## Abstract

Estimating SNP-heritability from summary statistics using LD Score regression provides a convenient alternative to standard variance component models, because LD Score regression is computationally very fast and does not require individual genotype data. However, the mathematical relationship between variance component methods and LD Score regression is not clear; in particular, it is not known in general how much of an increase in standard error one incurs by working with summary data instead of individual genotypes.

In this paper, I show that in samples of unrelated individuals, LD Score regression with constrained intercept is essentially the same as Haseman-Elston (HE) regression, which is currently the state-of-the-art method for estimating SNP-heritability from ascertained case/control samples. Similar results hold for SNP-genetic correlation.

## Introduction

I begin by reviewing three estimators of SNP-heritability that can be applied to GWAS data: HE regression, REML and LD Score regression. These estimators are described elsewhere, so I provide only a brief overview, with references to more detailed derivations.

Consider a model where the *N*-vector of phenotypes *Y* is generated as *y* = *X β* + *ϵ*, where *X* is an *N* × *M* matrix of standardized and centered genotypes, *β* is a vector of SNP effect sizes of length *M*, and *ϵ* is a vector of length *N* of residuals (which includes genetic effects orthogonal to an additive model, environmental effects, measurement error, etc).

If we condition on the study genotype matrix *X*, the entries of *β* as *i.i.d.* draws from a distribution with mean zero and variance , and the entries of *ϵ* as *i.i.d.* draws from a distribution with mean zero and variance , then

[1] where *A* is a normalized identity-by-state matrix *A* := *XX*^{T}/*M.* Matrix *A* is typically called the empirical kinship matrix or genetic relatedness matrix (GRM). Equation 1 shows that we can estimate by regressing products of phenotypes *y*_{h}*y*_{i} against GRM entries *A*_{hi} for *h < i.* This is called Haseman-Elston regression [2, 1, 3, 4]. The estimator has a closed form:
where the hats over variance and covariance denote the sample variance and covariance. The HE regression estimator is inefficient, because the datapoints are correlated; conditional on *X*, *yhyi* is correlated with *yhyj*.

If we are willing to make distributional assumptions about *β* and *ϵ*, then we can do better: if *β* and *ϵ* follow a normal distribution (or if *β* is sufficiently polygenic that *Xβ* is approximately normal by a central limit theorem argument), then *y* is distributed as , and we can estimate via maximum likelihood (REML) [5]. This approach is implemented in the software package **GCTA** [6](URLs).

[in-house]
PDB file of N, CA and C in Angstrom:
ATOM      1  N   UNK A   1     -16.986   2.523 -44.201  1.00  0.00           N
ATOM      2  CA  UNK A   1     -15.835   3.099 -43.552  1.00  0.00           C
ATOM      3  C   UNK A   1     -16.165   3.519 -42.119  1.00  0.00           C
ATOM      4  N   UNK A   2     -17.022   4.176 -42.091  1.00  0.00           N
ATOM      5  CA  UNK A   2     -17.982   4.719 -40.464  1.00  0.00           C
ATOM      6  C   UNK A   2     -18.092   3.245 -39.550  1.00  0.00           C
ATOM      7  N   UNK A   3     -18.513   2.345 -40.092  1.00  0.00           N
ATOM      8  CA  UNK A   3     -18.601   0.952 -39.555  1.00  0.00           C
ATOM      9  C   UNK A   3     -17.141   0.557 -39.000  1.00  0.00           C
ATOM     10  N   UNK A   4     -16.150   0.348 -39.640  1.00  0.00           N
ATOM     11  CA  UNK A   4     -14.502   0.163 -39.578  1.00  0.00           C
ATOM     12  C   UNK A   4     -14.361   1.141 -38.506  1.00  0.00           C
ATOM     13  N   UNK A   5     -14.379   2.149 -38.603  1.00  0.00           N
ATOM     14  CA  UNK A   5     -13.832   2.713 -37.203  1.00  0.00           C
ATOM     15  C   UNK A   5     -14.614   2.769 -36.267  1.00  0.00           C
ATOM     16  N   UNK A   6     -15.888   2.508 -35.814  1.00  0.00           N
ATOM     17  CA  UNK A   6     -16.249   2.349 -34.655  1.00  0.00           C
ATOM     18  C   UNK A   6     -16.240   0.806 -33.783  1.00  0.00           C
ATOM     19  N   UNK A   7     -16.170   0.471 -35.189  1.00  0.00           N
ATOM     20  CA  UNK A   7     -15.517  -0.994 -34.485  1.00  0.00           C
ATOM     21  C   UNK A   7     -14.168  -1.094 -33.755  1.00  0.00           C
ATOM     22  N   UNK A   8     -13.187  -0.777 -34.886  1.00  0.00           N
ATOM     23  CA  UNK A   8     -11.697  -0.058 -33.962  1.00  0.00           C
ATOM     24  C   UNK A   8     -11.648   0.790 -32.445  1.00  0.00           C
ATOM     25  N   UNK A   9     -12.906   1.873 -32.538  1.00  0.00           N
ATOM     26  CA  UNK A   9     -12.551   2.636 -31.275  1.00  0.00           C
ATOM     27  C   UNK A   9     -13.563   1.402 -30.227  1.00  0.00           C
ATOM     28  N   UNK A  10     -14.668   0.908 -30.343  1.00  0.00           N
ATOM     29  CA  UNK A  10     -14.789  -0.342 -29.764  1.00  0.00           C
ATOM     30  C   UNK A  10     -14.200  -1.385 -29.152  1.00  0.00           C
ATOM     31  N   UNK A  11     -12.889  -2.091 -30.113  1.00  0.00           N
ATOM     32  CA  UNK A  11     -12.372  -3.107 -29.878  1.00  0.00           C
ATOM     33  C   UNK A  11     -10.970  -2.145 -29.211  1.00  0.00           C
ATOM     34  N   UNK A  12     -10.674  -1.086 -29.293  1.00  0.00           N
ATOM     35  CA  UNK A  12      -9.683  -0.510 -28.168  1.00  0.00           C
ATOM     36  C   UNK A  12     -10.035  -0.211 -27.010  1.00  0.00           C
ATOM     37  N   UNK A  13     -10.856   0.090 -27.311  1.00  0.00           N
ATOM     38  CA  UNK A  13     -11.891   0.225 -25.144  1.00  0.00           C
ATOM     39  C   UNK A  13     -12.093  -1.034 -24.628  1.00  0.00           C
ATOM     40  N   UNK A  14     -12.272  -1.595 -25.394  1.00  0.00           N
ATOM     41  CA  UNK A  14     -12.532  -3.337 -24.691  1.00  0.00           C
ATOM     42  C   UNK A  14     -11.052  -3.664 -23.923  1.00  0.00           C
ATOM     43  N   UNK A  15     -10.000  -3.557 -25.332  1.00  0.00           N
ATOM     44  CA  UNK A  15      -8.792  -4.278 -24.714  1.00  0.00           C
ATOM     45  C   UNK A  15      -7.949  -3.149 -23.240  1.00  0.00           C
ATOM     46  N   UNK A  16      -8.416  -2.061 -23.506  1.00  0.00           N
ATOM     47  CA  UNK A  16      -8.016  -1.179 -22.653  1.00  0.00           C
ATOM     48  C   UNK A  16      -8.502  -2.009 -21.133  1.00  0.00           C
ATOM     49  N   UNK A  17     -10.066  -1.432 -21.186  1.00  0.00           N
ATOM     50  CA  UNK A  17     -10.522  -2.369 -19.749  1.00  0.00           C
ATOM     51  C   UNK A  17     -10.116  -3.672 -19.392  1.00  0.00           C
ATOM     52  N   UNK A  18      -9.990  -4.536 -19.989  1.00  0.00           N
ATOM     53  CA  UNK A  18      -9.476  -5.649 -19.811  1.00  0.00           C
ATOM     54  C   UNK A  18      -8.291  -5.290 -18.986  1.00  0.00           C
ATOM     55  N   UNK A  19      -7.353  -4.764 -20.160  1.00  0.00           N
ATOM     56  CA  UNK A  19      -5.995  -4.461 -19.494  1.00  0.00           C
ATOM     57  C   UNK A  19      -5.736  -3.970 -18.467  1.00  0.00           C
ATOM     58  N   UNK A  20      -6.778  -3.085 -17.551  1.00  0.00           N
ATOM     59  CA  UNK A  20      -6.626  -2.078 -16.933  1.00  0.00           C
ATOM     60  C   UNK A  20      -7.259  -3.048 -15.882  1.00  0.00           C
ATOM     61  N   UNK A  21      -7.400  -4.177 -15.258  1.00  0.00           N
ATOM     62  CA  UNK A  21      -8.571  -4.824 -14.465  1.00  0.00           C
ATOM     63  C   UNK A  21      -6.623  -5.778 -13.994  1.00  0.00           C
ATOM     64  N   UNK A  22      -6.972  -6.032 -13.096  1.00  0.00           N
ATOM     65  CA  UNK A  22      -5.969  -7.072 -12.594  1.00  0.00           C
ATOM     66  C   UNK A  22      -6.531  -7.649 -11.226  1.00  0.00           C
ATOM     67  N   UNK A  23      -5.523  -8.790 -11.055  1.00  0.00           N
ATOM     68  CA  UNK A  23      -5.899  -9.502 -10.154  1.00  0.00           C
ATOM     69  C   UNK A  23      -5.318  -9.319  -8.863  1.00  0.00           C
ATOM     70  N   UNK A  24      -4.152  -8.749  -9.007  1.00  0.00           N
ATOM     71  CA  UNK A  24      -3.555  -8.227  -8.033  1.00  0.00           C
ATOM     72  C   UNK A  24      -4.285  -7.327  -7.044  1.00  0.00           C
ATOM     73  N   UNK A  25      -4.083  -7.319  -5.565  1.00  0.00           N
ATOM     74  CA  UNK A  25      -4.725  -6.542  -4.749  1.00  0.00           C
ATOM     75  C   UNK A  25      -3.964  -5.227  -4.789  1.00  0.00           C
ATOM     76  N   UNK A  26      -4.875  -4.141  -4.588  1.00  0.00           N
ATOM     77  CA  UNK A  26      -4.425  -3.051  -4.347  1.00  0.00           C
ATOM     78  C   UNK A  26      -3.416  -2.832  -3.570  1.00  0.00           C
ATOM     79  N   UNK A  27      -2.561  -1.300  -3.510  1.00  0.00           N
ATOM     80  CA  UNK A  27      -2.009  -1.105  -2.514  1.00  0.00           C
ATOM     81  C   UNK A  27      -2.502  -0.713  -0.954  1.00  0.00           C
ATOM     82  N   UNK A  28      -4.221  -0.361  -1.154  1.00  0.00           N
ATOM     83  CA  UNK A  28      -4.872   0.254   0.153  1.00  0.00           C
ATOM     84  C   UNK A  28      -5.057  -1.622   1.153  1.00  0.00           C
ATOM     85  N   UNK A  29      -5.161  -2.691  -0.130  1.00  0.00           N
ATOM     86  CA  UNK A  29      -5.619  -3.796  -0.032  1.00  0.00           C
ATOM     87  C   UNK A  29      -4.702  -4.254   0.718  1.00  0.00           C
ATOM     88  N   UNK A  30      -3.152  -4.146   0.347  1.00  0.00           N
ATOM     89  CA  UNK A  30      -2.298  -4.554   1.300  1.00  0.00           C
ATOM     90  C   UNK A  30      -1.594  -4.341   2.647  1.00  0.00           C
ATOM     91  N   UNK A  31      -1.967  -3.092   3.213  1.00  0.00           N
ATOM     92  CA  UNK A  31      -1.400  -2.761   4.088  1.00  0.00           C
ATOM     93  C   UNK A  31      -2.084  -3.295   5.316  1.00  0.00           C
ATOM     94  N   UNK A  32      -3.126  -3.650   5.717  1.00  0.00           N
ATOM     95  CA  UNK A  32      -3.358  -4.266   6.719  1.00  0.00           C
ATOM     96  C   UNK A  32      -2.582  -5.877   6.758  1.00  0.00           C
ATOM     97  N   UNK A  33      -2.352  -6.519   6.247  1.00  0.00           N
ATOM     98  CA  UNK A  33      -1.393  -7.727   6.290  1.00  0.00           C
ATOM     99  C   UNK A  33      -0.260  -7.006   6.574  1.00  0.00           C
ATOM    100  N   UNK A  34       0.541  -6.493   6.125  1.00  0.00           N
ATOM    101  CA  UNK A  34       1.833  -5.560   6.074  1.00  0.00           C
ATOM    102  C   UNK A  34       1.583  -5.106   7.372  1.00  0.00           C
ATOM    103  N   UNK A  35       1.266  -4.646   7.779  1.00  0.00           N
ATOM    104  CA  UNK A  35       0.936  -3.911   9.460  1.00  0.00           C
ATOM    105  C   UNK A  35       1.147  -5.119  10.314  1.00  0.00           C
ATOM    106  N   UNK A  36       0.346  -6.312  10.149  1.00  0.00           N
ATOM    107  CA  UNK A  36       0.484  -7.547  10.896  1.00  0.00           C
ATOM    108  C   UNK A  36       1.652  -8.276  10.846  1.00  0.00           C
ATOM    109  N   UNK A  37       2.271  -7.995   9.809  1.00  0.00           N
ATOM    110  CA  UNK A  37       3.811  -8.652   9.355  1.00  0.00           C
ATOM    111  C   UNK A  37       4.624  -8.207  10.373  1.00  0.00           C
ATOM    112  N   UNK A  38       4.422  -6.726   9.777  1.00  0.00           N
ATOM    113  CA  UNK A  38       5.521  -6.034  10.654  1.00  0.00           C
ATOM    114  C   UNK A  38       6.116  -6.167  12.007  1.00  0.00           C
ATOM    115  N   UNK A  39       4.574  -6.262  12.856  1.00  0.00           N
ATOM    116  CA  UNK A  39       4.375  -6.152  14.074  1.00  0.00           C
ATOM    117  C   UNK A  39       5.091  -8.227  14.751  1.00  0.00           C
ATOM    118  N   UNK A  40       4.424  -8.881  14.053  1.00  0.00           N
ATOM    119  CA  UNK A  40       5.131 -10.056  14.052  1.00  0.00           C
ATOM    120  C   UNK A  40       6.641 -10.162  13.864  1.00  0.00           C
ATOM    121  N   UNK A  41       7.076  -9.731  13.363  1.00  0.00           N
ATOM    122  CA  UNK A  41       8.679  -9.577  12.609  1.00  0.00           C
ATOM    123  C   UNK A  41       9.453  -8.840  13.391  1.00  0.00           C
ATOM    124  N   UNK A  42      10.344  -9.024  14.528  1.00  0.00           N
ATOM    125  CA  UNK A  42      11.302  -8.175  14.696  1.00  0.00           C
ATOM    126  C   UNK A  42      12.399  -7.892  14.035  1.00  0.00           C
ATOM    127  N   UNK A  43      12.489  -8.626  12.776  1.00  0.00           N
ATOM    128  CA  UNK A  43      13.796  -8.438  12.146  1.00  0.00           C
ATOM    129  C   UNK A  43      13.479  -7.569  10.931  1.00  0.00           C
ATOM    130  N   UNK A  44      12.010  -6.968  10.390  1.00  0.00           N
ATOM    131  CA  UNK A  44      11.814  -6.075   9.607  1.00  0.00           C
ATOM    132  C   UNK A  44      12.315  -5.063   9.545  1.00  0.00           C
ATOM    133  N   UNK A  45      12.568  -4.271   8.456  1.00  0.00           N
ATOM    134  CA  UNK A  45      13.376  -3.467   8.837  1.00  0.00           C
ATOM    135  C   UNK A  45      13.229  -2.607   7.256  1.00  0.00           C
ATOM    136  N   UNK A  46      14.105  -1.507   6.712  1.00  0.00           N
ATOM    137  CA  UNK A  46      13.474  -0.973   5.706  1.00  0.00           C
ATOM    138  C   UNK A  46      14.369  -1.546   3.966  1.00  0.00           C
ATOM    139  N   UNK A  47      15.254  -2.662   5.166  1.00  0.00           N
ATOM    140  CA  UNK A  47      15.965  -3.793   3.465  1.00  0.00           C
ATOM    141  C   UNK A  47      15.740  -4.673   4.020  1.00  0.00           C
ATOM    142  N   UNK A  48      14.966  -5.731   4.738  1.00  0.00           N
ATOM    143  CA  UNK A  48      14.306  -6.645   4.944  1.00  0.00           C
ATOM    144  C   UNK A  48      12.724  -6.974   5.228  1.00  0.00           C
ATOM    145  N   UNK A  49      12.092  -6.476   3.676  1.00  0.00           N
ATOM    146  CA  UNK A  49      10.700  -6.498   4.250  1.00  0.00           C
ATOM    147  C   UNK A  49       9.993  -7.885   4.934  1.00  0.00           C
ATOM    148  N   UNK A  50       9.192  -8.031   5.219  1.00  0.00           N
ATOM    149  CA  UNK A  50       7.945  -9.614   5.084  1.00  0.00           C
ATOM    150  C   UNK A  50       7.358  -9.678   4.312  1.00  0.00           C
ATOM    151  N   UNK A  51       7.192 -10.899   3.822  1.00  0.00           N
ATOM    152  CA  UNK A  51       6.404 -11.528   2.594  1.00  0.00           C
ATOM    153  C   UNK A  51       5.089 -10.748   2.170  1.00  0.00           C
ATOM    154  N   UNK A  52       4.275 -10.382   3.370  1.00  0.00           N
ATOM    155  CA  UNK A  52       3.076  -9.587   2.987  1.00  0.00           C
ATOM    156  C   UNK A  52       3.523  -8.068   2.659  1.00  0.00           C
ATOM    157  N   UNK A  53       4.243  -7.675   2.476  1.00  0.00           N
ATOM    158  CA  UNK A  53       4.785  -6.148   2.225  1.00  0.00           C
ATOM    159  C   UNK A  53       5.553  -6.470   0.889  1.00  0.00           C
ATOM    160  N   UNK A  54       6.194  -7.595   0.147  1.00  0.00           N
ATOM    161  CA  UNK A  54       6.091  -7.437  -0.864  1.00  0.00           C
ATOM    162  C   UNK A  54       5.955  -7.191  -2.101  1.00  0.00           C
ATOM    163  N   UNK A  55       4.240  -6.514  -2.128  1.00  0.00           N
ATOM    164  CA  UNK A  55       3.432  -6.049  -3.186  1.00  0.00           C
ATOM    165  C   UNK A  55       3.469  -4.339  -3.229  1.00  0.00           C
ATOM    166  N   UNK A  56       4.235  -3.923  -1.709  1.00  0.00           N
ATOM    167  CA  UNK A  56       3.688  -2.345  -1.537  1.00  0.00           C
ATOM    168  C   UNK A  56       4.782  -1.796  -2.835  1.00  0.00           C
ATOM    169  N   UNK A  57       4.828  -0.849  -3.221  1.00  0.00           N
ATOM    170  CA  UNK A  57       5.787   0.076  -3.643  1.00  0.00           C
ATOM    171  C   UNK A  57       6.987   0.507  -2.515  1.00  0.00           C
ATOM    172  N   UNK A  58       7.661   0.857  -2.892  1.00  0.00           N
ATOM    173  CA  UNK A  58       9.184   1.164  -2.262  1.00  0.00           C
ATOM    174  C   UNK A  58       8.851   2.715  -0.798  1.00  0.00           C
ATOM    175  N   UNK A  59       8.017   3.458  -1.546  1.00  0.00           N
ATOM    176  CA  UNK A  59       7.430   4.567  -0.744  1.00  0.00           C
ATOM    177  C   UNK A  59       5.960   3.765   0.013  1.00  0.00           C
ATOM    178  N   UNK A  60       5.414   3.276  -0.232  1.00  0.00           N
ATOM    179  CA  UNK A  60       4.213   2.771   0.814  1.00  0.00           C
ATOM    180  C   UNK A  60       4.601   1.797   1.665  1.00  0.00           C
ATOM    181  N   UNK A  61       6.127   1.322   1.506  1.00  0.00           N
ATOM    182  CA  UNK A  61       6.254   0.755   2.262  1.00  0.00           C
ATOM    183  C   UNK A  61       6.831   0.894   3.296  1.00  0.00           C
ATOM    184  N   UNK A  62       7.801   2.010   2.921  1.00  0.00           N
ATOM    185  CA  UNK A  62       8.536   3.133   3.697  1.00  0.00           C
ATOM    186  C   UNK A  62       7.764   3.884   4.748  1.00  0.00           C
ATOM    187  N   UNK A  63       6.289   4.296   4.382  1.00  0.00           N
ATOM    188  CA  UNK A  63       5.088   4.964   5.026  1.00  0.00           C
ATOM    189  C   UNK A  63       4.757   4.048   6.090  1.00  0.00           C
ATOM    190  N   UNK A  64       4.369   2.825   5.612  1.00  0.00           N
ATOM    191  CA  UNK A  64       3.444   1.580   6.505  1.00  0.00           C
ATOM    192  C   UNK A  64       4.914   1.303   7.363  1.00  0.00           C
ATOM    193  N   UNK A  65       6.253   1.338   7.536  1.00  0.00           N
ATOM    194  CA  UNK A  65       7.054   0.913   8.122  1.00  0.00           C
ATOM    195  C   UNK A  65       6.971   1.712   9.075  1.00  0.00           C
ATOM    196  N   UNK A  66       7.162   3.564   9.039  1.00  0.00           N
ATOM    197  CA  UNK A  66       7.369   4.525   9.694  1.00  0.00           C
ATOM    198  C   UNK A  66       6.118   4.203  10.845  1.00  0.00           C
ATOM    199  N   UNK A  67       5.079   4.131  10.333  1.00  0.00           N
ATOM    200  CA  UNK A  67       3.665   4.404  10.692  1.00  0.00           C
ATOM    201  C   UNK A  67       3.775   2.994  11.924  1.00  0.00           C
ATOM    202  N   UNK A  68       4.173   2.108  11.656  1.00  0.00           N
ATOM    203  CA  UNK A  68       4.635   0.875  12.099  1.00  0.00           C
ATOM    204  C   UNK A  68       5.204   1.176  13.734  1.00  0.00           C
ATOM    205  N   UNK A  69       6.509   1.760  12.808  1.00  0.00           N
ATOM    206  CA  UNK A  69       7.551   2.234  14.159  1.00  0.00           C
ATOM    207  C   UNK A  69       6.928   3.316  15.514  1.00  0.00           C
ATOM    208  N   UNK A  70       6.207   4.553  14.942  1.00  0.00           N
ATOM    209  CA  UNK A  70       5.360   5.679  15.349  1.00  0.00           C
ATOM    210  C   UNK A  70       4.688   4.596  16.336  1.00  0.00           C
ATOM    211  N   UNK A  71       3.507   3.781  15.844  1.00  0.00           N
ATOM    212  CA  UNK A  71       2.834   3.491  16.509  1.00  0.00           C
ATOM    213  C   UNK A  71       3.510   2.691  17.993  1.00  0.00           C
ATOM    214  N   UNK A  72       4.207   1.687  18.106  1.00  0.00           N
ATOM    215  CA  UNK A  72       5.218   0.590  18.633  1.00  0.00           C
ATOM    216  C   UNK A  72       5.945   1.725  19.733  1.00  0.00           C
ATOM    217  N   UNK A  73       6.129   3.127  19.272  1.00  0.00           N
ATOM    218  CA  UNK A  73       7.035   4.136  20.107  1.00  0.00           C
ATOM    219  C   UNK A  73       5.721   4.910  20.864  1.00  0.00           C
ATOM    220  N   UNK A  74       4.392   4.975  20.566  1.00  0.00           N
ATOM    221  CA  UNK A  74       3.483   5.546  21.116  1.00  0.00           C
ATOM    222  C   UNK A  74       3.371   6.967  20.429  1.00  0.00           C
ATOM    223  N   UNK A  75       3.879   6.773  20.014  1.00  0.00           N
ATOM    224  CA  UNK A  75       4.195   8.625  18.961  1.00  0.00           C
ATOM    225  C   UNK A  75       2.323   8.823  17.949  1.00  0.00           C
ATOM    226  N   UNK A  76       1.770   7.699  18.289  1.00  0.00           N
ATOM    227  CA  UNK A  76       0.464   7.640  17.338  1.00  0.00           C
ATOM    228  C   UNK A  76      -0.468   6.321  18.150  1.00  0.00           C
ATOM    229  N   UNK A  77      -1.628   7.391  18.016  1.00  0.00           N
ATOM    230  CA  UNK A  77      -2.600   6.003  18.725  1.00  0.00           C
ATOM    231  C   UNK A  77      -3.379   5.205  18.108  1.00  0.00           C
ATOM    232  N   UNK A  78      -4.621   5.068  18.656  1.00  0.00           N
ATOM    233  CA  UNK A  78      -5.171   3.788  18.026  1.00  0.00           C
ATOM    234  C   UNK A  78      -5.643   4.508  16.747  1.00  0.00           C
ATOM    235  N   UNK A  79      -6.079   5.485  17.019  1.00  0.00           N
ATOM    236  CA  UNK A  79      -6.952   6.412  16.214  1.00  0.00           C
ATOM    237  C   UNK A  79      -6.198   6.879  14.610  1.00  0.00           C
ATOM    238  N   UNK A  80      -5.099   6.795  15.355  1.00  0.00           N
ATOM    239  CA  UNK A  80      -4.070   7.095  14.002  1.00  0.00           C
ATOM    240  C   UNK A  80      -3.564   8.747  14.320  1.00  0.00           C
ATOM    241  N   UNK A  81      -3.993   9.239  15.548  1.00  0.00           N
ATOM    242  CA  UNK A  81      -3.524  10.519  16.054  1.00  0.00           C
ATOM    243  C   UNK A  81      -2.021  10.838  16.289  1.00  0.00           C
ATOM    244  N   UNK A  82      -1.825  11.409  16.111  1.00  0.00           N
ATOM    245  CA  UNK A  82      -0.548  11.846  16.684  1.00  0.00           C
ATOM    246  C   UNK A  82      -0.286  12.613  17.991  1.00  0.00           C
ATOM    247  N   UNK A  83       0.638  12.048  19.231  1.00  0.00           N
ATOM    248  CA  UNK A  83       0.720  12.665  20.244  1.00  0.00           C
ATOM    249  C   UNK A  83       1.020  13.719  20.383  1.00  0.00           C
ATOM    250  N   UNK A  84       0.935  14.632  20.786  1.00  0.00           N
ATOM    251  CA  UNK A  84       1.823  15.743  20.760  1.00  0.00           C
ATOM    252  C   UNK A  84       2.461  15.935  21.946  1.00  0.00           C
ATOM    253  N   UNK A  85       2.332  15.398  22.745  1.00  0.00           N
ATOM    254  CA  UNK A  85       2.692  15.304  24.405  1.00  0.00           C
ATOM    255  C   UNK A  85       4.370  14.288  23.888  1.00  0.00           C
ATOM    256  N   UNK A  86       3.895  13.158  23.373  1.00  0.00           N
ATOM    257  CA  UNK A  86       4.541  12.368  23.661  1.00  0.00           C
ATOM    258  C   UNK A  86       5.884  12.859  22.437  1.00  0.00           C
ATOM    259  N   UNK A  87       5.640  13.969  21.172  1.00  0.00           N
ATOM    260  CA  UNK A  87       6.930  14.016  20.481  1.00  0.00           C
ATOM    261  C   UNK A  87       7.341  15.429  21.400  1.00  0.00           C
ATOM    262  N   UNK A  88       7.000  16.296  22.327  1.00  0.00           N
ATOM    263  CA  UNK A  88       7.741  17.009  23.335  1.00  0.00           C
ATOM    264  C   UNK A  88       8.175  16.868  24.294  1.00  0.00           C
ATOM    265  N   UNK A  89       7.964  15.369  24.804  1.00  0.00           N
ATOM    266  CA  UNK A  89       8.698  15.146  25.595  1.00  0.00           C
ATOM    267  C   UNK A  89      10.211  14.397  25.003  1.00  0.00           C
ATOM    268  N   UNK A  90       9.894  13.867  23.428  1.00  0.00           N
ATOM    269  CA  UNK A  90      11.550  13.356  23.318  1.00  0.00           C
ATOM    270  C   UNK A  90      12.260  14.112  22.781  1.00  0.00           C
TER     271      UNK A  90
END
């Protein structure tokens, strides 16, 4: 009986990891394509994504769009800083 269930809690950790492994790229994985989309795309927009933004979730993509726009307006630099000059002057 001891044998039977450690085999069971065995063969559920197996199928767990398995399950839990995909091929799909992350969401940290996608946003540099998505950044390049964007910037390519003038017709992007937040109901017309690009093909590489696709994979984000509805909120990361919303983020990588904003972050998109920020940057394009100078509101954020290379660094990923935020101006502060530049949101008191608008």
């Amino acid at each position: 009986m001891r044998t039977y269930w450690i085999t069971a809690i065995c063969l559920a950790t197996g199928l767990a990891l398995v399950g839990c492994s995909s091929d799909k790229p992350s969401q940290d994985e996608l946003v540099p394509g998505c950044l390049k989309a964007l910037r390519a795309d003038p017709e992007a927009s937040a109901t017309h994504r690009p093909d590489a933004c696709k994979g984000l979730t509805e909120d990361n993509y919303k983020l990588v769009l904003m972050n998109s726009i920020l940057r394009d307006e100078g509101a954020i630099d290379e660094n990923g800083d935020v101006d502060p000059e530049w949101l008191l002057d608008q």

The LD Score regression estimator of heritability [7, 8] takes as input GWAS summary statistics and LD data instead of a GRM and phenotypes. The precise LD data required are LD Scores, defined for each SNP *j* as , where the sum is taken over all other SNPs *k.* In practice, there is very little LD in human samples outside of small window, so LD Scores are typically estimated using a 1 centiMorgam (cM) window [7]. The GWAS summary data required are 1 degree-of-freedom *χ*^{2} statistics. Precisely, let denote the Armitage Trend Test (ATT) statistic of SNP *j*, [9]. Under the same model as above, we have the regression equation
where *α* is a term that quantifies the average inflation in *χ*^{2} statistics from cryptic relatedness or population stratification [7]. We can therefore estimate heritability by regressing against *ℓ*_{j} and multiplying the slope by *M/N.* If the value of the intercept term 1 + *Na* is known ahead of time; for example, if the *χ*^{2} statistics were generated from data with relatives removed and PC covariates [10] such that *α* ≈ 0, then we can improve the efficiency of the regression can be improved by constraining the intercept. We refer to this estimator as LD Score regression with constrained intercept. The standard error can also be improved by weighting to account for heteroskedasticity [7]. Finally, the datapoints in this regression are non-independent (due to LD), so it is necessary to use a correlation-robust standard error such as a block jackknife [7, 8].